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By LeAnn Littlewolf, Economic Development Director,
American Indian Community Housing Organization (AICHO)
This past year, I have often thought about when I started out as a community organizer in 1992. I was 19 years old and my daughter Teague was almost a year old. We lived in a small town, Virginia, in Northern St. Louis County in a subsidized housing project. I felt locked in public assistance and it was difficult to find any place that would hire me. I relied on work experience programs that gave a fair shot at getting hired. I started community college, knowing education was my only chance out.
In my community, we were all in it together. We swapped food, fixed meals together, and taught each other how to make it as a community. Right here, out of love for our people, we started to organize.
As a young mother, I door-knocked, organized meetings, challenged HRA and started youth programs. We established the first Native nonprofit in our city and converted a small house into our community center. We wanted a way out of poverty with opportunities to build resources for ourselves, learn, be safe, go places without fear of overt discrimination, and belong. Here, in my community, I was loved and supported. Together, we worked for change.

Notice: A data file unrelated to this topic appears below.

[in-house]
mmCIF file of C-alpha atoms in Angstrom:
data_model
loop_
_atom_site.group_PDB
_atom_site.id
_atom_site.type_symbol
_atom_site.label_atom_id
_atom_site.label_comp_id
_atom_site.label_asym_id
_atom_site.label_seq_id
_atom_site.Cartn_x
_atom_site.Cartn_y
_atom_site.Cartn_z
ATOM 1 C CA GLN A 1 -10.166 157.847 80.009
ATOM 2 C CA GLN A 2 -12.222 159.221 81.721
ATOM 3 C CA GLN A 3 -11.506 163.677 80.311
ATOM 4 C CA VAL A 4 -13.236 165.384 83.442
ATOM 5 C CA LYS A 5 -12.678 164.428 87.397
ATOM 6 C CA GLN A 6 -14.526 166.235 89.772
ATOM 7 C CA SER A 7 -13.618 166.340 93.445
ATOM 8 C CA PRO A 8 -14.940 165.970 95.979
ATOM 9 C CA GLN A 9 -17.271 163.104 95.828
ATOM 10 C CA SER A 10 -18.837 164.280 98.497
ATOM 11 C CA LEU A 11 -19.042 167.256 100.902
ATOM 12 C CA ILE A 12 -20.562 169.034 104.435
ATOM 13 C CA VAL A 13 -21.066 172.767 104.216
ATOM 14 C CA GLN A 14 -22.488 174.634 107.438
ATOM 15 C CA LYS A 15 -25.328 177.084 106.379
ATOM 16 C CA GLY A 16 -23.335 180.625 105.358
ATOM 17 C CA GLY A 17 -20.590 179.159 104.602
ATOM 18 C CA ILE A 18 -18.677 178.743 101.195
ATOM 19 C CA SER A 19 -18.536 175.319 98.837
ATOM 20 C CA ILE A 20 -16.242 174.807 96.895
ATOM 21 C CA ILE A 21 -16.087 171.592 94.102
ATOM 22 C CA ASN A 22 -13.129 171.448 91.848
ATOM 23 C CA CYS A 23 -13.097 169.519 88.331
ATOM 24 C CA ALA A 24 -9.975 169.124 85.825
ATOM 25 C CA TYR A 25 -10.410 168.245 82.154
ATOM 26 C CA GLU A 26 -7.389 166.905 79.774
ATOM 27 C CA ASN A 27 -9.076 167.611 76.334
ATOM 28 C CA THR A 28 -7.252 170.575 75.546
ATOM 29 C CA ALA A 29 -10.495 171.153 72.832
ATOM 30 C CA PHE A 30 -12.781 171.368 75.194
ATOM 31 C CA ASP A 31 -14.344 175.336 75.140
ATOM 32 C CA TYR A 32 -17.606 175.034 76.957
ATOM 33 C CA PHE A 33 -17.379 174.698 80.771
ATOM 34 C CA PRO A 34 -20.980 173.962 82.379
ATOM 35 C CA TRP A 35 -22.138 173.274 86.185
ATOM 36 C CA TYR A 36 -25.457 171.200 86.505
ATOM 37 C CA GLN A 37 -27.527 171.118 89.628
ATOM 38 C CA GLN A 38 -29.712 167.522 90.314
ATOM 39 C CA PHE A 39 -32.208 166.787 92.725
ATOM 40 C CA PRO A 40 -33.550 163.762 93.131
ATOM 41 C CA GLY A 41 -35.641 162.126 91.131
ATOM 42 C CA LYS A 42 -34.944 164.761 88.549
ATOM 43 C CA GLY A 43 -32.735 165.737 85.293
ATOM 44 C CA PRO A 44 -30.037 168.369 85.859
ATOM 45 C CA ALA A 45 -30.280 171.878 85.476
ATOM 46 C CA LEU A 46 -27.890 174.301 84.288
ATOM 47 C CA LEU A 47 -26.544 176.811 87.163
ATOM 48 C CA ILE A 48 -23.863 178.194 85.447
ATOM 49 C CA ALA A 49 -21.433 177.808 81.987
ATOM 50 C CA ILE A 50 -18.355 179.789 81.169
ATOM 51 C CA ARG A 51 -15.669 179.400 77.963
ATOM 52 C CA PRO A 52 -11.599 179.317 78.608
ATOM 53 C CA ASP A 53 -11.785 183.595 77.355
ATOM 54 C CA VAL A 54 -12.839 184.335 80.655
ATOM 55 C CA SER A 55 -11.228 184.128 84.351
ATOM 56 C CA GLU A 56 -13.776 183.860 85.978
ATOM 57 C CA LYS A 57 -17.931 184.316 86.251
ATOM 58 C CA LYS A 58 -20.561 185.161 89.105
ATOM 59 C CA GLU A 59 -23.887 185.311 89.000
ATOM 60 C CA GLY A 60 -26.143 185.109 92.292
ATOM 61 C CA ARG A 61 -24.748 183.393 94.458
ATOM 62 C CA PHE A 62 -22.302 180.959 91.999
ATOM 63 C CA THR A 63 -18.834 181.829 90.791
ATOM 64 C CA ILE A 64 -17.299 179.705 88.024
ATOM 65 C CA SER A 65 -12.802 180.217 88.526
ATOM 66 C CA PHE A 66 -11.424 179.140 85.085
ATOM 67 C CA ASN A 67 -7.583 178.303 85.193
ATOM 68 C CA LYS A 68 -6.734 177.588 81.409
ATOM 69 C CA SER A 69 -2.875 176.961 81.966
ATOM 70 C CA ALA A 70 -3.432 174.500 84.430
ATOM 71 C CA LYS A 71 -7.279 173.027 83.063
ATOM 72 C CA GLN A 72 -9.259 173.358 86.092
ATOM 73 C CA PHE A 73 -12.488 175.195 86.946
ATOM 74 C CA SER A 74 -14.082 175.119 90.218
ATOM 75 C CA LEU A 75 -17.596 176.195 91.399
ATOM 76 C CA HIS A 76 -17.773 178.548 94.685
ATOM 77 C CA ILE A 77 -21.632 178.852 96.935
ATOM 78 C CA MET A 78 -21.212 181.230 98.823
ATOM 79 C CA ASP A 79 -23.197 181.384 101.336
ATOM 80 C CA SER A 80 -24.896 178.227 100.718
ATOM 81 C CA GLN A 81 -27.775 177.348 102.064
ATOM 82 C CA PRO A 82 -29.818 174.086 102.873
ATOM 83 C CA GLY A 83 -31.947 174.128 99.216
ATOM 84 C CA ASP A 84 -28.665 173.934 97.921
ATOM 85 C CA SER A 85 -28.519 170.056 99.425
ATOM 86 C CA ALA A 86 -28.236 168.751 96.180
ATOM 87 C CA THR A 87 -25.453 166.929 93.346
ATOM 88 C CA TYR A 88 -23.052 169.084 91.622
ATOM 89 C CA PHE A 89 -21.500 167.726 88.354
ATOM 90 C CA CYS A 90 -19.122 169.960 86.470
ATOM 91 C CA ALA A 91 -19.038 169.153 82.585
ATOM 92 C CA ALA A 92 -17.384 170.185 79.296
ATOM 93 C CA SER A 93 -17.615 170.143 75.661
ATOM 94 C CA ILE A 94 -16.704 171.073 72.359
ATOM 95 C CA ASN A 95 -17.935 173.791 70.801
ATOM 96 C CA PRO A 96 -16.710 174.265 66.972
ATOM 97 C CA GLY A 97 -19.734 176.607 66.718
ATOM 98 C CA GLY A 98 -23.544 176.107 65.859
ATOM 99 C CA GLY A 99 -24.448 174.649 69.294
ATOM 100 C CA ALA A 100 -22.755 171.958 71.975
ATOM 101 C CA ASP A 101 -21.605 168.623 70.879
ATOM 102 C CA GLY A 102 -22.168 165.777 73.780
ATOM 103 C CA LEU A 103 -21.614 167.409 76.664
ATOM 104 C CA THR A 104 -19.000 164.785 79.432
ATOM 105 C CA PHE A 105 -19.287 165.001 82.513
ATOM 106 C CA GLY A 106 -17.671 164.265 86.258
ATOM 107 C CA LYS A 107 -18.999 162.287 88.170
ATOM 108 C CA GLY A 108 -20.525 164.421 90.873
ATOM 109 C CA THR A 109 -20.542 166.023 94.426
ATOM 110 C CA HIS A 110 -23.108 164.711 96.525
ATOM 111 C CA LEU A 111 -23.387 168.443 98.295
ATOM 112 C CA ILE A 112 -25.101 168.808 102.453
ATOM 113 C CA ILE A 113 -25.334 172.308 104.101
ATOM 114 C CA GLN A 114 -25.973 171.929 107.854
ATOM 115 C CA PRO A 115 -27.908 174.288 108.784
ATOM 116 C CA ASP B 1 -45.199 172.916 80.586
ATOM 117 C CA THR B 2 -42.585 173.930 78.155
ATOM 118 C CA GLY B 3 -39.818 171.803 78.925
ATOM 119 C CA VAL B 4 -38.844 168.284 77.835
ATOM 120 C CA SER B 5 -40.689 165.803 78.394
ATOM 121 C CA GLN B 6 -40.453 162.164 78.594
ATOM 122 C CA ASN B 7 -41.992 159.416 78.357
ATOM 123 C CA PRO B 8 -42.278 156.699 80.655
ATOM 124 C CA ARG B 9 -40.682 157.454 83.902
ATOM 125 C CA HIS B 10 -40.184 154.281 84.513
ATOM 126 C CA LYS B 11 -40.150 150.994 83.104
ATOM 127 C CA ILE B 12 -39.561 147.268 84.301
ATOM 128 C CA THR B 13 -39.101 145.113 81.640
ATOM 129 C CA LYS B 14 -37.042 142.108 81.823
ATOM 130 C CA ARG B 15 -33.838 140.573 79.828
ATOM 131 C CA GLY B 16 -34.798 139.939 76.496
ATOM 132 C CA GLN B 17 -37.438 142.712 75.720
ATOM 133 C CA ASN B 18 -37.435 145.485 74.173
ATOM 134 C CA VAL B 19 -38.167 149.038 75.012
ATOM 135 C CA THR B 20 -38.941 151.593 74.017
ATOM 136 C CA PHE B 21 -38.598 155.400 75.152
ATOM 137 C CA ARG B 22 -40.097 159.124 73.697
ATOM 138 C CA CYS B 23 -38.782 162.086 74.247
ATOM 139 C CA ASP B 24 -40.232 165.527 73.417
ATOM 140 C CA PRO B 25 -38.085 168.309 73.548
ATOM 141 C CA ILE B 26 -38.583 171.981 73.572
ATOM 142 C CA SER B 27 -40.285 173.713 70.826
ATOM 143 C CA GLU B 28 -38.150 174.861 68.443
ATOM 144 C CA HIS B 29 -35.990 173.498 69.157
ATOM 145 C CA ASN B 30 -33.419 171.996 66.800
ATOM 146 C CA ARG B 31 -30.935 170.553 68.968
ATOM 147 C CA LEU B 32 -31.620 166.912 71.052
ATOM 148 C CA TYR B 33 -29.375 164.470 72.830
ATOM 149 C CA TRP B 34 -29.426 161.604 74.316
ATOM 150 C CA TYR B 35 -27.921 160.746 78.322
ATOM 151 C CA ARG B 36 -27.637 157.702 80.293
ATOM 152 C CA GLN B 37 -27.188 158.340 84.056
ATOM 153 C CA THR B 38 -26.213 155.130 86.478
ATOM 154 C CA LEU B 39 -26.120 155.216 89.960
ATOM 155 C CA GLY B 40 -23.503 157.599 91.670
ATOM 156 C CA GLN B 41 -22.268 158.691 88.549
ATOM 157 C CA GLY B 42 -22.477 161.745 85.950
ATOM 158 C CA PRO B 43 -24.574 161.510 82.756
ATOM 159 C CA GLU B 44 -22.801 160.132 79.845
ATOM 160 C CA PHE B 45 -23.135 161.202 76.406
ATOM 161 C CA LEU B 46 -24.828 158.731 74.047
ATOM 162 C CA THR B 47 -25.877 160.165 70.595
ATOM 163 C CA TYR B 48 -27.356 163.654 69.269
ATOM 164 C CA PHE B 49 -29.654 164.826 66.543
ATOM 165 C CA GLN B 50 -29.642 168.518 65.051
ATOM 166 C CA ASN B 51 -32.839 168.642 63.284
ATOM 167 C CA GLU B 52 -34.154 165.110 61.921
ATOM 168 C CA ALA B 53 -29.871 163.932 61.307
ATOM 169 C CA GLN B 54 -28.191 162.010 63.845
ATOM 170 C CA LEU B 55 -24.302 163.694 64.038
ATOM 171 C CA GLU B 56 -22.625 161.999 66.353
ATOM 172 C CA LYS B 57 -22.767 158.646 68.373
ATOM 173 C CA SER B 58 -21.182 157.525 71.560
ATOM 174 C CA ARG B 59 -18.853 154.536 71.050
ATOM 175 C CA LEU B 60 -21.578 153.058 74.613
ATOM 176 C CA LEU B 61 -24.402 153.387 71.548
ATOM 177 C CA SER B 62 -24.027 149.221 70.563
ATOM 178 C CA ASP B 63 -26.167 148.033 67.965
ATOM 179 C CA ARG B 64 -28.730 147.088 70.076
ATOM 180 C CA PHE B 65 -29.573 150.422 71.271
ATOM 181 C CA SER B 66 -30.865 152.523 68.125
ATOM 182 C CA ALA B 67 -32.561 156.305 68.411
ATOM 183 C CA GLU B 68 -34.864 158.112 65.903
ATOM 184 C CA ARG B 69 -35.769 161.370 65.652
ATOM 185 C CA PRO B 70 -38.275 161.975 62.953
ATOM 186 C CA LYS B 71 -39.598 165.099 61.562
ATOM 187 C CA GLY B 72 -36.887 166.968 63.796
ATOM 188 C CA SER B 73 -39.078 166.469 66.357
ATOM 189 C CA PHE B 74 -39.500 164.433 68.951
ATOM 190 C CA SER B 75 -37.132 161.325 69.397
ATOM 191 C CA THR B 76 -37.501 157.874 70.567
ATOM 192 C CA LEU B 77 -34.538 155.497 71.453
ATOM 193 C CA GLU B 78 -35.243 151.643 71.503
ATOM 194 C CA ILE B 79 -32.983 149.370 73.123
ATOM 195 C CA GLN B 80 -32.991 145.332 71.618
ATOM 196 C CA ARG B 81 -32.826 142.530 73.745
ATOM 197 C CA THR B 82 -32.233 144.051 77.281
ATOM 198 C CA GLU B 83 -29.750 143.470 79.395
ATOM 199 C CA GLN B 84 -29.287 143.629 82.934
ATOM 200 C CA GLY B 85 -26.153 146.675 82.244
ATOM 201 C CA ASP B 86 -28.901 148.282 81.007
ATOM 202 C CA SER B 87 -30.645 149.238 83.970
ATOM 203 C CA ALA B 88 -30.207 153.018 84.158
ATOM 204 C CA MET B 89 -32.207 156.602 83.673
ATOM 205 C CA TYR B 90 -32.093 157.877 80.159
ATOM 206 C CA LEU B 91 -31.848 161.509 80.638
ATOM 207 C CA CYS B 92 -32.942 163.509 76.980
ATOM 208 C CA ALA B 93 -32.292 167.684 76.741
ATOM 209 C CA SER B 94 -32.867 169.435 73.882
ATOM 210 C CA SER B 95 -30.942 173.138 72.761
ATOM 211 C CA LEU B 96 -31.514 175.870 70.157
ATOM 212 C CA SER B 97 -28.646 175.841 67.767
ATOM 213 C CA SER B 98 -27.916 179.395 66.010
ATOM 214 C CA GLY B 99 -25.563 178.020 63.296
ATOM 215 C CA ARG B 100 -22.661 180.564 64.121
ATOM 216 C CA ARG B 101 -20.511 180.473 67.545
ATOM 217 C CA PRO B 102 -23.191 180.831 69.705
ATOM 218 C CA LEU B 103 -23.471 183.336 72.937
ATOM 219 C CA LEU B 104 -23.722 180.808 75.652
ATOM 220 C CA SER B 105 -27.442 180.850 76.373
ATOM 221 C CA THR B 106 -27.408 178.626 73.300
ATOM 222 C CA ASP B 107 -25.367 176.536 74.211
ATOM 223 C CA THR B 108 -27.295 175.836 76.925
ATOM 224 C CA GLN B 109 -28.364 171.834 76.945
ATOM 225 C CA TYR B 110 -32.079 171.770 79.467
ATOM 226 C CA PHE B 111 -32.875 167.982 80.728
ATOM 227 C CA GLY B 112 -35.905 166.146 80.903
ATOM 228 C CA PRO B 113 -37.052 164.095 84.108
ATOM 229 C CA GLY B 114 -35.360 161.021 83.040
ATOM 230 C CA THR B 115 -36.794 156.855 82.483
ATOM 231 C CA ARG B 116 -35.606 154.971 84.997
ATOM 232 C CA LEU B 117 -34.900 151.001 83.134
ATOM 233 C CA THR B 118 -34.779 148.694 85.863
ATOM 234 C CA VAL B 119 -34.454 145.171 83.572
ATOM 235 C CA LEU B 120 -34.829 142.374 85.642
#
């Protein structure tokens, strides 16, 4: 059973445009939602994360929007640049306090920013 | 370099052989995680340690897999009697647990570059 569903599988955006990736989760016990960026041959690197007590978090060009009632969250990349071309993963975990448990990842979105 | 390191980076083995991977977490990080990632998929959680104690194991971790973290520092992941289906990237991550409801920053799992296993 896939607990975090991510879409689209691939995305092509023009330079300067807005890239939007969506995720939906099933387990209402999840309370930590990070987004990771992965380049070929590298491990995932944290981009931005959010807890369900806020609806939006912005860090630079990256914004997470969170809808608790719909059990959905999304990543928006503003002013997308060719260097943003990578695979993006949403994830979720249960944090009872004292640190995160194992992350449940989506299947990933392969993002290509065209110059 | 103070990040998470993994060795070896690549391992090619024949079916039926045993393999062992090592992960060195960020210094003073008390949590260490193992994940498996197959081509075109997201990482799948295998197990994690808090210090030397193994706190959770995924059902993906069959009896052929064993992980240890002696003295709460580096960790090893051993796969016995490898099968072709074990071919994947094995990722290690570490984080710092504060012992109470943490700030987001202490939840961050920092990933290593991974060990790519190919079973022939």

Now, more than ever, this work continues. Back then, we recognized we needed Indigenous solutions not just for ourselves but our whole community. Our Native approach can inform and transform our community. The answers come right from the root source of ourselves: our culture.
Today, I belong to a community working to create a vibrant Indigenous economy of healthy Native and local foods, rich arts and culture, and safe, sustainable housing. We never forget the conditions around us. We never stop seeing how our community exists right now, because economic development must be in touch with the reality of our lives. It has to be centered in community and grounded in the cultural strength we all carry.